Mr. Obama, in his speech last month out­lin­ing his new Afghanistan strat­egy, spoke of “rein­te­gra­tion” of Tal­iban fight­ers into the Afghan army and po­lice.

In tes­ti­mony two weeks ago be­fore the Se­nate For­eign Re­la­tions Com­mit­tee, Gen. David H. Pe­traeus, the head of U.S. Cen­tral Com­mand, said a force rein­te­gra­tion cell had been cre­ated to try to iden­tify fight­ers who could be in­duced to join Afghan se­cu­rity forces.

Mr. Katz­man said the cell, un­der the com­mand of Bri­tish Maj. Gen. Richard Bar­rons, would try to “stan­dard­ize what a Tal­iban per­son gets if he sur­ren­ders.”

U.S. of­fi­cials say that start­ing salaries for Afghans in high-com­bat ar­eas are be­ing raised from $180 a month to $240 to bet­ter com­pete with the Tal­iban, which pays fight­ers $250 to $300 a month.

De­fense Depart­ment spokesman Army Lt. Col. Mark Wright said the Pen­tagon is sup­port­ing com­man­ders to win over the “$5and $10-a-day Tal­iban-for-hire fighter.”

“Th­ese fight­ers are not ide­o­logues,” he said. “So we’ll use the [Com­man­ders Emer­gency Re­sponse Pro­gram] money to bring them over so they don’t feel like the Tal­iban is their only place to turn to. We don’t neces- sar­ily pay them di­rectly but can use the CERP for land projects and other ne­ces­si­ties to win them over and rein­te­grate them.”

Col. Wright added that U.S. forces also would fo­cus on im­prov­ing se­cu­rity be­cause Afghans “are not go­ing to come work for the U.S. or Afghan gov­ern­ment if they feel their fam­ily is go­ing to be threat­ened by the Tal­iban for their ac­tions.”

“This is a multi-pronged process,” he said. “We need talks with Tal­iban, en­hanced se­cu­rity and con­tin­u­ous ef­forts to lure back the low-level Tal­iban fighter.”

Mr. Karzai, whose re-elec­tion was cer­ti­fied last month, has said re­peat­edly that ne­go­ti­a­tions with the Tal­iban could help end the war.

“The fight against ter­ror­ism and ex­trem­ism can­not be won by fight­ing alone,” he told the As­so­ci­ated Press re­cently.

Shuja Nawaz, di­rec­tor of the South Asia Cen­ter at the At­lantic Coun­cil, said U.S. strat­egy is to “split up” the Tal­iban lead­er­ship. Mr. Nawaz ex­pressed doubt, how­ever, that Mul­lah Omar could be won over, call­ing him “the hard­est nut to crack.”

Ashraf Ghani, a for­mer Afghan fi­nance min­is­ter and pres­i­den­tial can­di­date, said that “there’s a na­tional con­sen­sus that we need a po­lit­i­cal frame­work for peace­mak­ing.”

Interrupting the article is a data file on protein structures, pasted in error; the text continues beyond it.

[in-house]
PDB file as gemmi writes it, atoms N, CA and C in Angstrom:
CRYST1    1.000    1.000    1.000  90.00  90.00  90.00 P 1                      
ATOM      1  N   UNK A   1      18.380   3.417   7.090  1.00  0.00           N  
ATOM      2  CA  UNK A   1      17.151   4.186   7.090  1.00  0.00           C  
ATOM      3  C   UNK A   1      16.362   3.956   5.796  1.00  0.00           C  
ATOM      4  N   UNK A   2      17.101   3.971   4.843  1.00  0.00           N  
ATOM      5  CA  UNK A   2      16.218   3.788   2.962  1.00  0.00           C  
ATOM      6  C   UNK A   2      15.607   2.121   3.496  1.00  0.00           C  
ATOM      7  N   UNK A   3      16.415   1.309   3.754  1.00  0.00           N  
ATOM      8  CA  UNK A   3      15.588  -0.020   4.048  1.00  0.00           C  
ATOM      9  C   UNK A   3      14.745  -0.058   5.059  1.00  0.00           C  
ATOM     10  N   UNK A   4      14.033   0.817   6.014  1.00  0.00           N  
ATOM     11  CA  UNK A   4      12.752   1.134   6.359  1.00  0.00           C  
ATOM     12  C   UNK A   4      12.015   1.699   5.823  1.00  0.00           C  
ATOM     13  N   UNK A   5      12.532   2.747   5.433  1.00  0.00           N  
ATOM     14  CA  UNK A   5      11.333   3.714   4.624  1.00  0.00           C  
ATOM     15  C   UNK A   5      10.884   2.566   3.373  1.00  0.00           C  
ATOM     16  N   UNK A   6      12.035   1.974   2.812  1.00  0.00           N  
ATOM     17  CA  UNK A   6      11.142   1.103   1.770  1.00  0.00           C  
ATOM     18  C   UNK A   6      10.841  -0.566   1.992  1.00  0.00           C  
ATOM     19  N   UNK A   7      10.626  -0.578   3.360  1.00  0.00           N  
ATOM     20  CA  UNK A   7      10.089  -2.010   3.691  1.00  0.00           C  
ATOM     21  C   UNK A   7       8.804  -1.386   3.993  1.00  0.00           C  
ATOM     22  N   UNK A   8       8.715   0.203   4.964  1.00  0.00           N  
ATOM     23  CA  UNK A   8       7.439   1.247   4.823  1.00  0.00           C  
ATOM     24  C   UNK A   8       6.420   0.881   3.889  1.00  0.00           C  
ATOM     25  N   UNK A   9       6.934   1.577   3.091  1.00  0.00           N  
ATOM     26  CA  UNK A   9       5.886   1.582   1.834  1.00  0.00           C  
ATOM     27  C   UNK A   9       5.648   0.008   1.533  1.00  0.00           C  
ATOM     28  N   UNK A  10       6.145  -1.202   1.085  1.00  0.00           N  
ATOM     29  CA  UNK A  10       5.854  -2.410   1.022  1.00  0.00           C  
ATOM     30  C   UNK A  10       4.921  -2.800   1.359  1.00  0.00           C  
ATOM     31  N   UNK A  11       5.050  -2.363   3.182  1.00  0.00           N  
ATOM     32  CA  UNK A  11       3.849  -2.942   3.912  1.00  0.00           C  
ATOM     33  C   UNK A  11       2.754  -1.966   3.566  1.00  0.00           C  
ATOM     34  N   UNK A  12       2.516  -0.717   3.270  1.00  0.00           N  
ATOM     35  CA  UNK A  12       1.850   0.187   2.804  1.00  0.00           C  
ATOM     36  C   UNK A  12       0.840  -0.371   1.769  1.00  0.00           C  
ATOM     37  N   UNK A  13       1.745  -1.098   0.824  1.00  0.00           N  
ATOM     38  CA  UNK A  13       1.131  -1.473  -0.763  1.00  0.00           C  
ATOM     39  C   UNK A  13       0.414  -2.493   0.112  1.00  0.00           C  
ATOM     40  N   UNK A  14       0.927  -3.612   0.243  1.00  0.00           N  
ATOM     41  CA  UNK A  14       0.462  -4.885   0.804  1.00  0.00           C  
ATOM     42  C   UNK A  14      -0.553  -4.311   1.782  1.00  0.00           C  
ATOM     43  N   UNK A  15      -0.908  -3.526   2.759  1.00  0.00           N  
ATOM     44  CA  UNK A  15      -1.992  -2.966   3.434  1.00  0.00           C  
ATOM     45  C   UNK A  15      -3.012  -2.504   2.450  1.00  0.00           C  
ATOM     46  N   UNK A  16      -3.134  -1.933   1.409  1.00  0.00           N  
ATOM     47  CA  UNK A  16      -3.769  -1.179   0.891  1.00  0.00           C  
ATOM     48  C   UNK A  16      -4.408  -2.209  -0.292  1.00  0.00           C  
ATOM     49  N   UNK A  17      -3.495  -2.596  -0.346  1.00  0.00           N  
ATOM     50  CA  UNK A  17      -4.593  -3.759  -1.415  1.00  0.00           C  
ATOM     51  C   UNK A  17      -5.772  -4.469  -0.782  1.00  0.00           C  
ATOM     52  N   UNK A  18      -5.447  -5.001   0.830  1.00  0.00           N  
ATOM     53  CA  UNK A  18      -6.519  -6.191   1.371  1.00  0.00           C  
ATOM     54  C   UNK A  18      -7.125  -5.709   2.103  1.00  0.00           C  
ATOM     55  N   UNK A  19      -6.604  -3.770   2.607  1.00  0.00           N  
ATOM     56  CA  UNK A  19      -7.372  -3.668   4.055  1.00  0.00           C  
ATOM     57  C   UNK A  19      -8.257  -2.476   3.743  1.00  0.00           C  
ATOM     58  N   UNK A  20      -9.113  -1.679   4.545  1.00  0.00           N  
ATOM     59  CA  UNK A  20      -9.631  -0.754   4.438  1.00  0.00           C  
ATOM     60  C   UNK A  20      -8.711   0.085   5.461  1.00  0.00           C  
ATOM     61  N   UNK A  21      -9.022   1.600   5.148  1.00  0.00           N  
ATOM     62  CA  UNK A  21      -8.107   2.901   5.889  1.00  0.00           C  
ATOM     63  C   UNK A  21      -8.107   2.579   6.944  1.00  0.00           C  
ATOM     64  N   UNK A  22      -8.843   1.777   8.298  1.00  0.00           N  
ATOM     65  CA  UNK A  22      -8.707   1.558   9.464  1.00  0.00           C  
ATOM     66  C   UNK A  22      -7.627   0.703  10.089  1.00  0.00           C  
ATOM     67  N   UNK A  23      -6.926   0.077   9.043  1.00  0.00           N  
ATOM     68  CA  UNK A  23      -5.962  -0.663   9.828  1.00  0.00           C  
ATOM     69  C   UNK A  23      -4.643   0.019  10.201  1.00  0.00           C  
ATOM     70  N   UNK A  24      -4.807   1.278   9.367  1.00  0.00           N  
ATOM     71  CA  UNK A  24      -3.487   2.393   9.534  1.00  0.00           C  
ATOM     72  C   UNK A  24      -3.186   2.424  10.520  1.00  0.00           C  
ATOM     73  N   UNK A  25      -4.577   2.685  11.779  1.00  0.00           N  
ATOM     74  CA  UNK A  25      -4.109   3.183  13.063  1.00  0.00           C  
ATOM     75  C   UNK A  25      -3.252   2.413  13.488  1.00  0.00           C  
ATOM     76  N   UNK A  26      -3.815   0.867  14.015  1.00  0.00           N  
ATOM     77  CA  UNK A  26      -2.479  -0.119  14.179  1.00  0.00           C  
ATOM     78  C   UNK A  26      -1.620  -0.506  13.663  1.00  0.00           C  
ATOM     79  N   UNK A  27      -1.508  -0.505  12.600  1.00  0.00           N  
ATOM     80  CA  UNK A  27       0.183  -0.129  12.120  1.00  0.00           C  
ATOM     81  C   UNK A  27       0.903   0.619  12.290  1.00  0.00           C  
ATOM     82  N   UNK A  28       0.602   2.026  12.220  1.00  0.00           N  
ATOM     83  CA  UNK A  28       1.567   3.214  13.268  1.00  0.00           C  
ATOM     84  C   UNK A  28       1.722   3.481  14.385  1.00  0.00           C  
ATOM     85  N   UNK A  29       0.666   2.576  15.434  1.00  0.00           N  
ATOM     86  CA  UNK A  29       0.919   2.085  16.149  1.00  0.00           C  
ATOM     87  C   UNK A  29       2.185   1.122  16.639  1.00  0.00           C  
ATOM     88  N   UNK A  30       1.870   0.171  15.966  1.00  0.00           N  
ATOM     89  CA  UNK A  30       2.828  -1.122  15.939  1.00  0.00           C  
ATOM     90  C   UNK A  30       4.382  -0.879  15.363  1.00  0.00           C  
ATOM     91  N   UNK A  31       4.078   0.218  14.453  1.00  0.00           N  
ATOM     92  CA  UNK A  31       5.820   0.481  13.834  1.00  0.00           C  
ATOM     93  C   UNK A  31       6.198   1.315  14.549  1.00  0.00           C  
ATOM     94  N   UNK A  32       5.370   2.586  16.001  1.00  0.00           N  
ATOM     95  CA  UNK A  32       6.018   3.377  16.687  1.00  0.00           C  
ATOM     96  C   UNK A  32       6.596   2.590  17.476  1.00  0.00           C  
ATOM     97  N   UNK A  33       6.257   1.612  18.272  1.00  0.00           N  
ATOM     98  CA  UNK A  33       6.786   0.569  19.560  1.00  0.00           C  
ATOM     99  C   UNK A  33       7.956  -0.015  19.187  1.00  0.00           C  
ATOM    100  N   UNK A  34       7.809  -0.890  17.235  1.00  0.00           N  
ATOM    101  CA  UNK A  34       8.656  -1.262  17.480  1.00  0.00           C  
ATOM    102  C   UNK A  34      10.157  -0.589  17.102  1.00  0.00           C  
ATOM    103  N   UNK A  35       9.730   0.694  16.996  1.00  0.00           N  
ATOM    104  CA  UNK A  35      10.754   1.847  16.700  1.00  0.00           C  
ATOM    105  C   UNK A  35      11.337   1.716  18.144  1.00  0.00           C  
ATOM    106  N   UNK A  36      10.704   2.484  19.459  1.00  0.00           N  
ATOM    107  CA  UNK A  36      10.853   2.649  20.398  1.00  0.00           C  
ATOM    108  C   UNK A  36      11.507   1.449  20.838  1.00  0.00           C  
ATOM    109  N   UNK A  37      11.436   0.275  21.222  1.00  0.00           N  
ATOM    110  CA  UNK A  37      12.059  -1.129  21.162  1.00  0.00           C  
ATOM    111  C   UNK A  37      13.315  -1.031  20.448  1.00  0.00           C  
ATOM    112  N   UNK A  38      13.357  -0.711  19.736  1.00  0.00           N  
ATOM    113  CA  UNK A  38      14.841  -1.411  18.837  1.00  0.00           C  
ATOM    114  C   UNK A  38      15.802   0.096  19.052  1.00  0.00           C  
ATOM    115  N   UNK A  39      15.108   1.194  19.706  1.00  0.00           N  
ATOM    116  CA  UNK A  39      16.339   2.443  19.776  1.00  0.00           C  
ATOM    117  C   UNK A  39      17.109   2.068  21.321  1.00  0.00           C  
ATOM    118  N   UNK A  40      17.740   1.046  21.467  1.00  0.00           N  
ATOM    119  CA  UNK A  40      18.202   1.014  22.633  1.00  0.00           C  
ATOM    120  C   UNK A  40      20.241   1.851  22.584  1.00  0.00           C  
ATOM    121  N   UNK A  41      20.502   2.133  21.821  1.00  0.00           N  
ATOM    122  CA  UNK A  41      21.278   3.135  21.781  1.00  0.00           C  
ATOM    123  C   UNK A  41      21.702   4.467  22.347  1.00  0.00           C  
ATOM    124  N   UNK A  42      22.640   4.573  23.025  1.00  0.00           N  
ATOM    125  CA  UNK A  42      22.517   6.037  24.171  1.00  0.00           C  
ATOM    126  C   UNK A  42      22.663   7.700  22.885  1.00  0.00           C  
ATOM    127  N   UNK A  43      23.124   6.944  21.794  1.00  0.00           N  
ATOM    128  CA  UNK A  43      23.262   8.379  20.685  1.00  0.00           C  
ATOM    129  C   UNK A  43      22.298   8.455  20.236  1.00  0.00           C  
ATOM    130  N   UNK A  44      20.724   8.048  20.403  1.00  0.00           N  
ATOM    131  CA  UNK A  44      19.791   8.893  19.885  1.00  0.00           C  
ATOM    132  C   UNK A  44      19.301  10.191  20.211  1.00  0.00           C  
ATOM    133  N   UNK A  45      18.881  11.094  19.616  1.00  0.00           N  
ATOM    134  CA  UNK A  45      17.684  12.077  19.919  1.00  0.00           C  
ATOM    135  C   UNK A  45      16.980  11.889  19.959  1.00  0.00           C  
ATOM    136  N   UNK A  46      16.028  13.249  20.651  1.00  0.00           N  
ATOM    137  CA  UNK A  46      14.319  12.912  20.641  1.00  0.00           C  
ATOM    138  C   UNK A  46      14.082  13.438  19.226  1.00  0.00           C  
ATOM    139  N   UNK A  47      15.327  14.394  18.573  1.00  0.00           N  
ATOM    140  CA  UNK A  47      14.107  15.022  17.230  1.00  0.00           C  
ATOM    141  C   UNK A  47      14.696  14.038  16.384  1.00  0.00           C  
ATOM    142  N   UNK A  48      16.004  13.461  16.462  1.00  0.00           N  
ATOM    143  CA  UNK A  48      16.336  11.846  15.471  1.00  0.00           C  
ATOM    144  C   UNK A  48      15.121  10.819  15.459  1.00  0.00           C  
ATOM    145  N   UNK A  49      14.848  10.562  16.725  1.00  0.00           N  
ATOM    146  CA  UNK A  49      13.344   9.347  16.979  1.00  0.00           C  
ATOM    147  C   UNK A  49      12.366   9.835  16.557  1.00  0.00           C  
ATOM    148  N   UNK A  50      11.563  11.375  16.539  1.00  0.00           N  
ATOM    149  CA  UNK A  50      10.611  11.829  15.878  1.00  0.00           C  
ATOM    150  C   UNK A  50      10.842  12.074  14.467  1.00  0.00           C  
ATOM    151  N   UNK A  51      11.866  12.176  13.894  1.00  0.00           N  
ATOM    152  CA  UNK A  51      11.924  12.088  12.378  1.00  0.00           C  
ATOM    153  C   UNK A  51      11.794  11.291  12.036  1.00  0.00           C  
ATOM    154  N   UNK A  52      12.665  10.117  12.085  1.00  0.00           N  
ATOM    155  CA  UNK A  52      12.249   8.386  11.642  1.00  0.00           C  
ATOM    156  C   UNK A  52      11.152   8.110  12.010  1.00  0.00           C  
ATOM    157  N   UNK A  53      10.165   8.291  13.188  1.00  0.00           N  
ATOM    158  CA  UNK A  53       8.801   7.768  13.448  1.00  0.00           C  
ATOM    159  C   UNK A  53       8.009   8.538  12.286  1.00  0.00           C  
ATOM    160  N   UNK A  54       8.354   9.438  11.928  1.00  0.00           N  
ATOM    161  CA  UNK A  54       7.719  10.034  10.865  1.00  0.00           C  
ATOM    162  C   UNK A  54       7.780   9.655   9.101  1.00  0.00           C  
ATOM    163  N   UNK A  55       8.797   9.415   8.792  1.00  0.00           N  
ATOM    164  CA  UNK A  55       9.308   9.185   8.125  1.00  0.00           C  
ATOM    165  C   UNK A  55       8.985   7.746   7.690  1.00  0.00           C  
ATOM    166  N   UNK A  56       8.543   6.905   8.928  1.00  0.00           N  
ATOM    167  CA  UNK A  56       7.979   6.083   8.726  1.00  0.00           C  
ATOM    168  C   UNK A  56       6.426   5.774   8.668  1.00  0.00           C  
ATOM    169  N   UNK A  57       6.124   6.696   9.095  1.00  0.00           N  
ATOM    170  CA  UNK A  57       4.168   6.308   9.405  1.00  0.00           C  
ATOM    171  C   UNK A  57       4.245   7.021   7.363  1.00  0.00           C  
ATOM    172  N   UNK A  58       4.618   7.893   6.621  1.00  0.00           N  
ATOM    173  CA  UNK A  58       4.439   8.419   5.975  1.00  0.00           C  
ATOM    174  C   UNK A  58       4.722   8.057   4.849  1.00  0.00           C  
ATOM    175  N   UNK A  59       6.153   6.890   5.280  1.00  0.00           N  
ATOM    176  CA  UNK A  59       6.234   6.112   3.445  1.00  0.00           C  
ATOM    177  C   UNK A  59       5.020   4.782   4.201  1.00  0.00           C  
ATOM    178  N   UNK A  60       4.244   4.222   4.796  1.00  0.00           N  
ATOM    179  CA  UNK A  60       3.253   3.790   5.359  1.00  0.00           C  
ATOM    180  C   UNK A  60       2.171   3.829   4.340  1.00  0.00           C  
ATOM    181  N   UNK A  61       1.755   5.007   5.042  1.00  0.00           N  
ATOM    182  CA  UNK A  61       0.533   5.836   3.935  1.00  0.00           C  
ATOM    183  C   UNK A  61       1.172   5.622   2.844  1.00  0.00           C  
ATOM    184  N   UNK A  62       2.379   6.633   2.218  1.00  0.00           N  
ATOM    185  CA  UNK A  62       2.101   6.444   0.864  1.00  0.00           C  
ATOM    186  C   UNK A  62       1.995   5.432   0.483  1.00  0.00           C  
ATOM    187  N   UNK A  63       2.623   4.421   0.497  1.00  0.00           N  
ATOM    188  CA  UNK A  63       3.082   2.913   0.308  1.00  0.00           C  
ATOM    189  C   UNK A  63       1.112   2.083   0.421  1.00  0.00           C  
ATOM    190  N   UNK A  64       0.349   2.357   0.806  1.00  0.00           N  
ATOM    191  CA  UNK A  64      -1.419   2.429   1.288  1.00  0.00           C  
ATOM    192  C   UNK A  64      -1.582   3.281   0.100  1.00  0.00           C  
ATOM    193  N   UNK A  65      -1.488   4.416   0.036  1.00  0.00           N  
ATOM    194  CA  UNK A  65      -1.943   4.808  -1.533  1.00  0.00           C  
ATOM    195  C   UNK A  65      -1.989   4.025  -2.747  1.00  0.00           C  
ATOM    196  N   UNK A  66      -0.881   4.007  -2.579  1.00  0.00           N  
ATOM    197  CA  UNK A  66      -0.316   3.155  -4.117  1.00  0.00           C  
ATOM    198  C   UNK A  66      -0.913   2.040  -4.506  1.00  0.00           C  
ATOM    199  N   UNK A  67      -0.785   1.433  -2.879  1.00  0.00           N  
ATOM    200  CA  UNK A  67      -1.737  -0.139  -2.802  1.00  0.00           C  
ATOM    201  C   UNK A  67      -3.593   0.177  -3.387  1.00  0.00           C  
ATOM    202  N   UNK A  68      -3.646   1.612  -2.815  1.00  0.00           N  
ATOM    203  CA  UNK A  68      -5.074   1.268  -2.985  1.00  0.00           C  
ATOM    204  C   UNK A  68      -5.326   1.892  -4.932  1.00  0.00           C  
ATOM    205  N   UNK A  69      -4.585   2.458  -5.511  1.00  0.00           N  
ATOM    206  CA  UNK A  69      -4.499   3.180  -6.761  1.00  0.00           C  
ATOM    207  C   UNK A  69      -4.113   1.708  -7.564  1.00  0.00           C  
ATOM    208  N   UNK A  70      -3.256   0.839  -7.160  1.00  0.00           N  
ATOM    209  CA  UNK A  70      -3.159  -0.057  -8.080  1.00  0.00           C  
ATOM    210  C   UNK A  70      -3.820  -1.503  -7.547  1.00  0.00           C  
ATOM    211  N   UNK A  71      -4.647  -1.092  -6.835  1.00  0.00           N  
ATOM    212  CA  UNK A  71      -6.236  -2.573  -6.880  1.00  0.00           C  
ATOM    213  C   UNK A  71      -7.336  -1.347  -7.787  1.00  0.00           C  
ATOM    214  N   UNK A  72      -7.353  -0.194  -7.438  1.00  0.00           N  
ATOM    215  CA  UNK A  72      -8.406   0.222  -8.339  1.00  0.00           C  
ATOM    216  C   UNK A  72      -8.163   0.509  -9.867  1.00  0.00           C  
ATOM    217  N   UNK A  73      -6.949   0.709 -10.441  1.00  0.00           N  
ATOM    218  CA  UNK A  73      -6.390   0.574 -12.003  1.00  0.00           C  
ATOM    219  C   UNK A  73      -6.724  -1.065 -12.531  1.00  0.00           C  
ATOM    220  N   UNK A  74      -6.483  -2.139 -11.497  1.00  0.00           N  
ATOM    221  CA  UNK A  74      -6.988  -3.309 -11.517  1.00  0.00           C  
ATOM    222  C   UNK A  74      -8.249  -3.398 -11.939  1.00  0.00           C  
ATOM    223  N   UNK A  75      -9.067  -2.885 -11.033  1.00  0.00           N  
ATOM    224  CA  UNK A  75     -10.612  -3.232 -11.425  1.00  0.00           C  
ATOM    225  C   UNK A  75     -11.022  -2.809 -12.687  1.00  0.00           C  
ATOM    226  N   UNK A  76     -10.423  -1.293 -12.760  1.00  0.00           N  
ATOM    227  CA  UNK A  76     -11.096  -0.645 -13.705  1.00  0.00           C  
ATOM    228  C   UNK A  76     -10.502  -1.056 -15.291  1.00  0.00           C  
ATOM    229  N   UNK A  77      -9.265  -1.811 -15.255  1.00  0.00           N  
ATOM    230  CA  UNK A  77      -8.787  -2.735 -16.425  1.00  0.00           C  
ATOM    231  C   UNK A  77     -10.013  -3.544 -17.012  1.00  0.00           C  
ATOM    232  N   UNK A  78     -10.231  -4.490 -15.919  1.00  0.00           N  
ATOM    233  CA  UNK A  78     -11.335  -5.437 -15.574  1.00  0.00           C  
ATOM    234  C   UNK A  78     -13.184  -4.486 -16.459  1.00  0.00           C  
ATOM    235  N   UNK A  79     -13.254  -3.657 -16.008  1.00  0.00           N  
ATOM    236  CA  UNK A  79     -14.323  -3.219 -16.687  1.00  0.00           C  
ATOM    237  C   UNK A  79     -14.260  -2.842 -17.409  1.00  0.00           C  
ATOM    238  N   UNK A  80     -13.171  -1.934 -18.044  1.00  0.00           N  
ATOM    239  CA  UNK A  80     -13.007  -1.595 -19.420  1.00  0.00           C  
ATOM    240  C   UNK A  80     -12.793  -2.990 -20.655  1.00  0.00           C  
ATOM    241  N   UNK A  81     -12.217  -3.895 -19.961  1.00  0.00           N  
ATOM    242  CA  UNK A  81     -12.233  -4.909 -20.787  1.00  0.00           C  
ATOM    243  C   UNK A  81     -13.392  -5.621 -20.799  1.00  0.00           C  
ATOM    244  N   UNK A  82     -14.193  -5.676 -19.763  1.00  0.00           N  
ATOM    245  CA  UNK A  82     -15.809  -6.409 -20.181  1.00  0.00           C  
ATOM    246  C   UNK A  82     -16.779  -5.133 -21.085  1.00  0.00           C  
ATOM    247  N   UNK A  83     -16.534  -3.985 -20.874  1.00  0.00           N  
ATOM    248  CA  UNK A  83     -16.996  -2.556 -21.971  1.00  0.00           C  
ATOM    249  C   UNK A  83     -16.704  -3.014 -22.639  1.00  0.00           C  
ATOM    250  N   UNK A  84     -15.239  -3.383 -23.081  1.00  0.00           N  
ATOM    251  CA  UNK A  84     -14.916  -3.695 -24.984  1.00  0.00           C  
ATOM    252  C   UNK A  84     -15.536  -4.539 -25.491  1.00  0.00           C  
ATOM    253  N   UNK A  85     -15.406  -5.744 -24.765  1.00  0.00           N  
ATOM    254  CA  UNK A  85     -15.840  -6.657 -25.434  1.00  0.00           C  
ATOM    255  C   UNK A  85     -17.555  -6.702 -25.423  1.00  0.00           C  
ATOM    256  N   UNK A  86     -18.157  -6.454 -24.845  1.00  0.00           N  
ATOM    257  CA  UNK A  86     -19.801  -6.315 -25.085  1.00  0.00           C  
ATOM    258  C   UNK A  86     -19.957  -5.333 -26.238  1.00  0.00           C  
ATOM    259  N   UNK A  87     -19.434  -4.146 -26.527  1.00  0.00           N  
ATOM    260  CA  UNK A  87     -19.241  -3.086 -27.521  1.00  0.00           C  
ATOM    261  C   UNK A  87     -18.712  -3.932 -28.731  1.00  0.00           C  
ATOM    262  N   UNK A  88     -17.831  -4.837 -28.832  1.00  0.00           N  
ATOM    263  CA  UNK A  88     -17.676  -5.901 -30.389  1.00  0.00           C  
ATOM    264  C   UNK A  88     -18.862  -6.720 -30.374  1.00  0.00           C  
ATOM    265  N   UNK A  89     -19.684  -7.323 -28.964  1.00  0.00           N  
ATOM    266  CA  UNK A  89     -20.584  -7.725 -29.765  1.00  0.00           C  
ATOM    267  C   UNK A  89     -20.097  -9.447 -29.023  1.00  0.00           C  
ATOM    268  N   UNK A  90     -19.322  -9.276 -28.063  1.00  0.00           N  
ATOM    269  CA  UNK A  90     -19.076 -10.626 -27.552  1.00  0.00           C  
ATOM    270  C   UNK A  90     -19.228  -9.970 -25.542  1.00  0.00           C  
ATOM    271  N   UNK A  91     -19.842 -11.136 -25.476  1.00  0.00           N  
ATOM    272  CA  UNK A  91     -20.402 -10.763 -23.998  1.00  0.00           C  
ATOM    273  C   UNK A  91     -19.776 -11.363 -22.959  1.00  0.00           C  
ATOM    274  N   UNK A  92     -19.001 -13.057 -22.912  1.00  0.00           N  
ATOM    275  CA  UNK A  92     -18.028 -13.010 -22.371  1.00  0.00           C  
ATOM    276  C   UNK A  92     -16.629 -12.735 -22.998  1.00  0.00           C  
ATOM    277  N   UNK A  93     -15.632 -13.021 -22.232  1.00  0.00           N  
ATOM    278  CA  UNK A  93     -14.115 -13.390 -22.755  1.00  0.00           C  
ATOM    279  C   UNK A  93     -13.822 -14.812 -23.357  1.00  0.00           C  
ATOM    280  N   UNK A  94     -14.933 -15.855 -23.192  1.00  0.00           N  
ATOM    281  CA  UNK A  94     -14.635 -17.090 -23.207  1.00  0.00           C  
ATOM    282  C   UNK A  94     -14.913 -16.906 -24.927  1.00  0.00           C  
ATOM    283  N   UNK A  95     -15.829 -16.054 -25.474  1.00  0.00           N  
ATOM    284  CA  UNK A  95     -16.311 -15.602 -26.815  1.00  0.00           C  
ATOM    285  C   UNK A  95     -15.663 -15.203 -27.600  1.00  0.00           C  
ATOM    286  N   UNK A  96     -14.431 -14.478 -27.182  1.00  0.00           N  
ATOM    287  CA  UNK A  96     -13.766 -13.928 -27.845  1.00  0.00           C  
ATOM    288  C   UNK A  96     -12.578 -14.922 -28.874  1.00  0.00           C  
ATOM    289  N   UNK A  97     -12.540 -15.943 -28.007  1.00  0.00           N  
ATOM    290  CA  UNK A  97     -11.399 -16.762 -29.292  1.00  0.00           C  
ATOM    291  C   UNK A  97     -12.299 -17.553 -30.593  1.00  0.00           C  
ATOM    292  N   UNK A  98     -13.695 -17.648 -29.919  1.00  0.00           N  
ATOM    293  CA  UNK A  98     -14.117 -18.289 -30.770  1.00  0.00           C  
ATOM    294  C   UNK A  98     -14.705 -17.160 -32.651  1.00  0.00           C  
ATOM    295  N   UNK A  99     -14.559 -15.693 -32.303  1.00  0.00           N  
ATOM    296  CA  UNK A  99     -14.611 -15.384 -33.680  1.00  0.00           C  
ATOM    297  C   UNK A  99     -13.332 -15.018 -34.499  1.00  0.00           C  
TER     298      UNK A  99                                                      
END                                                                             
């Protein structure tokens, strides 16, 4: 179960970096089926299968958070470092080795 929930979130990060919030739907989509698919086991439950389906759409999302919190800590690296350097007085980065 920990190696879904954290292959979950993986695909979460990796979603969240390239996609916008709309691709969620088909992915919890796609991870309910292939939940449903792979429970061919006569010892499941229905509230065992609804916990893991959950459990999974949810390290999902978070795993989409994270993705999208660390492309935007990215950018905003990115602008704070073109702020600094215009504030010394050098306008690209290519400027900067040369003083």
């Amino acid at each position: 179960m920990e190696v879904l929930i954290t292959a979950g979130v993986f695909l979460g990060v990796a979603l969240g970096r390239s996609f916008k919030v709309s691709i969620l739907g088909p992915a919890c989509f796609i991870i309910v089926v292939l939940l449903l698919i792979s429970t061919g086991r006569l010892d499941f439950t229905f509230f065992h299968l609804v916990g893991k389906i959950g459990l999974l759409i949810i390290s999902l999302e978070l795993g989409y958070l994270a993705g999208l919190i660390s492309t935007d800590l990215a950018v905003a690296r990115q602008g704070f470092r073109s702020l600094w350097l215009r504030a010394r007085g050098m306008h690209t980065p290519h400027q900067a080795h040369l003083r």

Mr. Ghani told an au­di­ence at the U.S. In­sti­tute of Peace in Wash­ing­ton ear­lier this month, “We’ve been at­tribut­ing more unity to the in­sur­gency than ex­ists.”

Many Afghans are con­cerned, how­ever, that the Tal­iban is sim­ply play­ing for time in an­tic­i­pa­tion of a U.S. with­drawal.

“What hap­pens five years from now?” asked an Afghan of­fi­cial who spoke on the con­di­tion of anonymity. “Will the Afghan peo­ple be un­der a cen­tral­ized demo­cratic gov­ern­ment or the Tal­iban? Can the two live in har­mony? It isn’t pos­si­ble.”

West­ern diplo­mats in Pak­istan said the Obama ad­min­is­tra­tion would al­low the Tal­iban a role in the Afghan gov­ern­ment but not a restora­tion of their harsh Is­lamic regime.

Ahmed Rashid, a Pak­istani au­thor­ity on the Tal­iban, said the mil­i­tant group aims to re­store that regime, which se­verely re­stricted the rights of women, forced men to wear beards and barred mu­sic and most other forms of en­ter­tain­ment.

A Kabul-based Afghan jour­nal­ist named Ghafor­zoy told The Times, “Of late, there are in­di­ca­tions from the Tal­iban that they by pos­ing as re­cal­ci­trant they want to win the lion’s share in a fu­ture broad-based gov­ern­ment.”

Pak­istan, which helped cre­ate the Tal­iban in the 1990s to de­fend Pak­istani in­ter­ests in Afghanistan against ri­val In­dia, clearly wants to pre­serve its long in­vest­ment in the mil­i­tants, said Im­ran Khan, an an­a­lyst based in Pe­shawar.

“If Pak­istan is en­sured [. . . ] a friendly gov­ern­ment in Kabul with min­i­mum in­flu­ence of In­dia, it can do won­ders to bring peace to Afghanistan,” Mr. Khan said.

He said Pak­istani in­ter­ests in Afghanistan could best be safe­guarded if a gov­ern­ment in­cludes Tal­iban and Hek­mat­yar’s Hizb-e-Is­lami group.

Raza Khan wrote from Is­lam­abad. Bar­bara Slavin also con­trib­uted to this re­port from Wash­ing­ton.


Learn­ing to co­ex­ist: A camel walks past as an LAV in­fantr y fight­ing ve­hi­cle carr ying U.S. Marines from the 2nd MEB, 4th Light Ar­mored Re­con­nais­sance Bat­tal­ion pa­trols the area Dec. 12 dur­ing an op­er­a­tion near Khan Neshin in the volatile Hel­mand prov­ince of south­ern Afghanistan.